VW diesel emissions cheating scandal has cost the company hundreds of millions of dollars in settlements and now that money will be made available for emissions reduction technology investment in California and Connecticut.
In California, the California Air Resources Board plans to use the $423 million National VW Environmental Trust to invest in clean vehicle technologies.
In a similar move, Connecticut will be making $7.5 million from the VW settlement available for projects that would reduce NOx emissions in his state.
A partial settlement with Volkswagen and the State of California has created the $423 million National VW Environmental Trust Fund. From this fund, the California Air Resources Board (CARB) is allocating $90 million for zero emissions heavy-duty freight and drayage trucks and an additional $70 million for zero emissions port equipment and marine projects. zero emission public transit and school buses will get $120 million which is the bulk of the money.
VW, the car manufacturer was found guilty of using cheat devices that allowed its diesel-powered vehicles to pass emissions testing that violated the Clean Air Act. Volkswagen agreed to pay the U.S. a penalty of $1.45 billion for violating the CAA and set up a $2.92 billion trust to go towards zero emissions vehicle infrastructure and technology. Zero emissions public transit and school buses will get $120 million which is the largest chunk of the available funding.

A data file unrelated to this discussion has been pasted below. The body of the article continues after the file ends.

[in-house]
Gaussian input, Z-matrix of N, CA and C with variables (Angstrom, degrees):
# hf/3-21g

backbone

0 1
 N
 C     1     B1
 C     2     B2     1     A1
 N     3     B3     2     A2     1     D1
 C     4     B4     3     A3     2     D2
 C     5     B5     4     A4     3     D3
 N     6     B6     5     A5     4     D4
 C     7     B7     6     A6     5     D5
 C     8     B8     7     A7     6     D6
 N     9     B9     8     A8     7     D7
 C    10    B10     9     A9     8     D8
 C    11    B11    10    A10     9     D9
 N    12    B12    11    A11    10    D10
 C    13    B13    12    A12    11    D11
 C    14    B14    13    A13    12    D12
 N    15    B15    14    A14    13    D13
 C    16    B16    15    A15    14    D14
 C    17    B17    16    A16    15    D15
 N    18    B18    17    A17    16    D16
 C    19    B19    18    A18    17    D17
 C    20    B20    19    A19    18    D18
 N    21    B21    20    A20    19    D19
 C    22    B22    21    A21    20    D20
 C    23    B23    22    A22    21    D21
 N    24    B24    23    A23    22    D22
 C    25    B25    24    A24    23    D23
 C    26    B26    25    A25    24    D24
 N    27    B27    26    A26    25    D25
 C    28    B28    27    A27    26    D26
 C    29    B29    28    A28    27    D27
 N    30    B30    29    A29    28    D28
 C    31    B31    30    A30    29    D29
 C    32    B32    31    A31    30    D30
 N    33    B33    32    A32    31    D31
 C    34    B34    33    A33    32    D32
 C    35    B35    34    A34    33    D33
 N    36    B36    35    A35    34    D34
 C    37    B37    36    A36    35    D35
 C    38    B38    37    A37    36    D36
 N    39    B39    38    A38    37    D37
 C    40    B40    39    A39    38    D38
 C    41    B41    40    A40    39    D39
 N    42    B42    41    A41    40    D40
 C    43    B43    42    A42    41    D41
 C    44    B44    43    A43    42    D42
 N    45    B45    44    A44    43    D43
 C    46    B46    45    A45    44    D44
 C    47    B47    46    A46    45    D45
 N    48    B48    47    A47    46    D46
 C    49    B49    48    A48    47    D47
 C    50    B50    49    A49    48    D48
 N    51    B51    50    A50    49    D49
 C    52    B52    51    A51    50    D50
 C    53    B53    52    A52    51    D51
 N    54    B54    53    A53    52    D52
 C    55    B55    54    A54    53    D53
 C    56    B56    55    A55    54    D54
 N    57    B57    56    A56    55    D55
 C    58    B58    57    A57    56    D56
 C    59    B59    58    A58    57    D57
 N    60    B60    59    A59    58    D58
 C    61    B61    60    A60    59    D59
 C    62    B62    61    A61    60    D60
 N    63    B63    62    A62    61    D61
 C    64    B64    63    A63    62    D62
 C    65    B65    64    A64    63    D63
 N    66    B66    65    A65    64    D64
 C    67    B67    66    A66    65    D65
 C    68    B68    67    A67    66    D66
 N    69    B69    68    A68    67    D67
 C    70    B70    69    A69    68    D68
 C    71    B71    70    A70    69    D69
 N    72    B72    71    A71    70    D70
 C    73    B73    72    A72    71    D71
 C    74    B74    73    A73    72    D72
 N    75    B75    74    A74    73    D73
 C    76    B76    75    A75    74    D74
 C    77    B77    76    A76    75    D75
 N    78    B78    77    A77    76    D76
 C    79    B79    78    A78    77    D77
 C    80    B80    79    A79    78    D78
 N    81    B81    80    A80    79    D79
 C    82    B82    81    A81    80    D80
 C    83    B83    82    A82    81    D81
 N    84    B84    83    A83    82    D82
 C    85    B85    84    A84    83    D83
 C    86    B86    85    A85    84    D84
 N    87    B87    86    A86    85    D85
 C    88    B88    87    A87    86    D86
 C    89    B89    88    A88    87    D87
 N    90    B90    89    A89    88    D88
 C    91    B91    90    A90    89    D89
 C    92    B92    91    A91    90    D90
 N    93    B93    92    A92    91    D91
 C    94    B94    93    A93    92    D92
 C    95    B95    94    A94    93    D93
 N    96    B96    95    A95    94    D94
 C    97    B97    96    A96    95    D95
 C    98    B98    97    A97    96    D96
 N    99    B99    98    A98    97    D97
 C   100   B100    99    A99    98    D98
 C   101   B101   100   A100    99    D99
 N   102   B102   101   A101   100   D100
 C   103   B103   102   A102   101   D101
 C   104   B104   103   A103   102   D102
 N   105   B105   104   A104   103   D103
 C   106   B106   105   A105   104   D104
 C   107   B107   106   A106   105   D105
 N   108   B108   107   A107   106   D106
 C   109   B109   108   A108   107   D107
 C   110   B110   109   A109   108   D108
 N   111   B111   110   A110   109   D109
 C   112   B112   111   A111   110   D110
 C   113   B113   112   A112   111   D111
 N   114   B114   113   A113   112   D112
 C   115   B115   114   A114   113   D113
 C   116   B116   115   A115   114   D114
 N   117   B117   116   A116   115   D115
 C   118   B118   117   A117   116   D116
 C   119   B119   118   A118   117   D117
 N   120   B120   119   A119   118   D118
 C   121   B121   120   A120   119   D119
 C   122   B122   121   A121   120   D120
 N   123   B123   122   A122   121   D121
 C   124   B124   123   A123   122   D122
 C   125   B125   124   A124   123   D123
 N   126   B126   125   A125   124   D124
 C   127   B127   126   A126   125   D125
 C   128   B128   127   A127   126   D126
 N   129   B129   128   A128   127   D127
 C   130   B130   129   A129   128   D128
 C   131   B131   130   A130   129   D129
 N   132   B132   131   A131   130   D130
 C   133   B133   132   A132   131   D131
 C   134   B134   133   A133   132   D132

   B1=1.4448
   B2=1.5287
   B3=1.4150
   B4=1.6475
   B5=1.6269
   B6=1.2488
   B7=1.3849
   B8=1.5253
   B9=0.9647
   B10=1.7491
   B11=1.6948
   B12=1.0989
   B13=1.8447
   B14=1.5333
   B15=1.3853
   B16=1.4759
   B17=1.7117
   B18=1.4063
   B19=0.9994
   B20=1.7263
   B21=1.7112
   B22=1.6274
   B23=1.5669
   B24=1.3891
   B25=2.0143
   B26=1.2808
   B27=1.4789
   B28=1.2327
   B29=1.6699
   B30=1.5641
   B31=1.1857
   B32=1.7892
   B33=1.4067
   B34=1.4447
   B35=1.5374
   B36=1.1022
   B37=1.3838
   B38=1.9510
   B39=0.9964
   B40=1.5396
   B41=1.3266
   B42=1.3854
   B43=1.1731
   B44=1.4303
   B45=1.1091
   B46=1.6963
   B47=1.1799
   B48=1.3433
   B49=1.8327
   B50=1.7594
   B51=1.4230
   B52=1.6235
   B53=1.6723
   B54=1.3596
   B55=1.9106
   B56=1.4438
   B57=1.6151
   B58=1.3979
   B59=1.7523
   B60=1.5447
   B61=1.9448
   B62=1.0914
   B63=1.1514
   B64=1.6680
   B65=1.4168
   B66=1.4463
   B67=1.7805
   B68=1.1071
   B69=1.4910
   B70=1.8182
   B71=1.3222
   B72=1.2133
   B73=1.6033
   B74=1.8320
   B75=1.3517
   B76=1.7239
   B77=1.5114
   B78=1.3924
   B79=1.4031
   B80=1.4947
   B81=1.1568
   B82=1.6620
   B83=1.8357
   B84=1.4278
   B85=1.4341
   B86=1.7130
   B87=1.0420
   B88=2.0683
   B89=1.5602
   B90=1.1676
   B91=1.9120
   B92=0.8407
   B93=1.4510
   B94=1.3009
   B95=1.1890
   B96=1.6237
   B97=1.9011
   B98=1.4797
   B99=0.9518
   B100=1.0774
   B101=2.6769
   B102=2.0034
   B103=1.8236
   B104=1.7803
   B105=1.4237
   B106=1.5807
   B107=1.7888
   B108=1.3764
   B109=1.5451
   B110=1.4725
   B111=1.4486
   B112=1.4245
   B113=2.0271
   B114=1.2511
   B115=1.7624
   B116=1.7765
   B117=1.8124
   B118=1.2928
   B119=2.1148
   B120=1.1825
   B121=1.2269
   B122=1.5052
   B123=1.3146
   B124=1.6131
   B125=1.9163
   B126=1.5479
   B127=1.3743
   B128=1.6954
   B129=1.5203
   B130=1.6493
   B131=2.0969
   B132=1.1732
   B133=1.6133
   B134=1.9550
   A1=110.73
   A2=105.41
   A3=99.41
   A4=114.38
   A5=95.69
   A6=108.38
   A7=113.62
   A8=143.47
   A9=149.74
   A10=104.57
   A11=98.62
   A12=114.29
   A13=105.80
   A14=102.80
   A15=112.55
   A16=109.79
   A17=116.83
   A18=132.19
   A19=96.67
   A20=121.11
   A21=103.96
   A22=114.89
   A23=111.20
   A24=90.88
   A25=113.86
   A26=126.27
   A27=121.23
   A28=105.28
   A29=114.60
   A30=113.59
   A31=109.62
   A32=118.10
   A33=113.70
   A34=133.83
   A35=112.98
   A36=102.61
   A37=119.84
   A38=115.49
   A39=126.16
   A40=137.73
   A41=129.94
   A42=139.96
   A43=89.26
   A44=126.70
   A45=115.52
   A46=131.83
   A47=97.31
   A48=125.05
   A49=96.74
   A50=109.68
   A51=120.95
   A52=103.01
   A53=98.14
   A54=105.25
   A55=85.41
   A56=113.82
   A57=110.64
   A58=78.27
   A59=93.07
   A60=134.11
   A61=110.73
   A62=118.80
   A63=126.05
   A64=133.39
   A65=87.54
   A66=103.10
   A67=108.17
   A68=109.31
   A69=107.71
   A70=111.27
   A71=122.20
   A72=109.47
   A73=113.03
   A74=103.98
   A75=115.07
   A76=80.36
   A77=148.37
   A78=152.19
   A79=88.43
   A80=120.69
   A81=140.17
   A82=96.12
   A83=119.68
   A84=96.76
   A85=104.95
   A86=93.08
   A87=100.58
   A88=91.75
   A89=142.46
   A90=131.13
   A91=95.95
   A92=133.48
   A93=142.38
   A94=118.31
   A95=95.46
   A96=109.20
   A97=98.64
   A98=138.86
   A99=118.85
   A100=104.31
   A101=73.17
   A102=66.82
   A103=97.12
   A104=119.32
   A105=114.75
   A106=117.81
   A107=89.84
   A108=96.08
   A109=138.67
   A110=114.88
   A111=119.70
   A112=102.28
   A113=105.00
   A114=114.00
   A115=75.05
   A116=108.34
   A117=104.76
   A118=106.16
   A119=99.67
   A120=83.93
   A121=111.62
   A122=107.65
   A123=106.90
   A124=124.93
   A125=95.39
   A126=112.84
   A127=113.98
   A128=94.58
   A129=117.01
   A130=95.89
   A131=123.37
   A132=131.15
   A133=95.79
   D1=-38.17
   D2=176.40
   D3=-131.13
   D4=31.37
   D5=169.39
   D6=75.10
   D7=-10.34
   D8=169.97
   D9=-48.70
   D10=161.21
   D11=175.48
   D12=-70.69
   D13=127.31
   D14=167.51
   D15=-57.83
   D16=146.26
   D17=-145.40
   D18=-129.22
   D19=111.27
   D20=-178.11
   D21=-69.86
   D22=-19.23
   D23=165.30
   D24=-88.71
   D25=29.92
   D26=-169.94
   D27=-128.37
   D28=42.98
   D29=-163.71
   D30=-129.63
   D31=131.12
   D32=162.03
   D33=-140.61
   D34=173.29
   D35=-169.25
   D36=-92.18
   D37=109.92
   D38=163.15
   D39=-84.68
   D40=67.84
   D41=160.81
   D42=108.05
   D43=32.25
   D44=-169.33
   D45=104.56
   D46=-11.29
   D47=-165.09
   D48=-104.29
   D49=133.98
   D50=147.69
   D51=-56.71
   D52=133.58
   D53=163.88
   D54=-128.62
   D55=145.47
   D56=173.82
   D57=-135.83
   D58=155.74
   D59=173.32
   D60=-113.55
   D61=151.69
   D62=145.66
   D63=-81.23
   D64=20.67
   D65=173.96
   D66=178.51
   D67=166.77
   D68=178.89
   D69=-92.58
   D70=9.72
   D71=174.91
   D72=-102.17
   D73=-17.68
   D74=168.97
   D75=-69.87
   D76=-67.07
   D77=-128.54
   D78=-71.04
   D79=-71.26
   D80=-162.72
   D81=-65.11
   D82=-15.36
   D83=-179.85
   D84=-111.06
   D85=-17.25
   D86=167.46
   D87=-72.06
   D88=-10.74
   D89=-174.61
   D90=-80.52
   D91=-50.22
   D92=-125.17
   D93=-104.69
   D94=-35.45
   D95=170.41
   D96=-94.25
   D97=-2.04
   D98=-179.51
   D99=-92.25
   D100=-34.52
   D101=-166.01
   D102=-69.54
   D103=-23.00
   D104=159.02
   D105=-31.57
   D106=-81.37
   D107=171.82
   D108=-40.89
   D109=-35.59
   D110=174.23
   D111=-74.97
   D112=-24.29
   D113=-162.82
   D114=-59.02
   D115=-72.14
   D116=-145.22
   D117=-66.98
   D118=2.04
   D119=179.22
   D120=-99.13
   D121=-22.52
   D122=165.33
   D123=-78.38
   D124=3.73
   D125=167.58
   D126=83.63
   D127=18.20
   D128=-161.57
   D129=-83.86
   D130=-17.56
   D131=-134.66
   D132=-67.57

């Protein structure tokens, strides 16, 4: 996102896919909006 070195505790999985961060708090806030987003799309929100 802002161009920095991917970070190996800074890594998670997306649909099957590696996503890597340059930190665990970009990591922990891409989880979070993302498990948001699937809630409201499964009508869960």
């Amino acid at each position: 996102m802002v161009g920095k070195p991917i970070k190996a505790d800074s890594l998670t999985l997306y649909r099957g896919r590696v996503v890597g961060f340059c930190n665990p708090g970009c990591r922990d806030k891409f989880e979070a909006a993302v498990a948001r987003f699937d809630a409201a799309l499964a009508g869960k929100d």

Connecticut is making its $7.5 million settlement funding available through the state’s Department of Energy and Environmental Protection for projects that would reduce NOx emissions.
About 600,000 VW 2.0L and 3.0L diesel passenger vehicles sold in the U.S. were using the emissions test cheating software, of which 87,000 were sold in California.
Volkswagens has since apologized and admitted to rigging some 11 million diesel vehicles worldwide. Although there is now way of knowing how much environmental damages those vehicles caused, at least now some of the damage can be rectified through the use of the settlement money.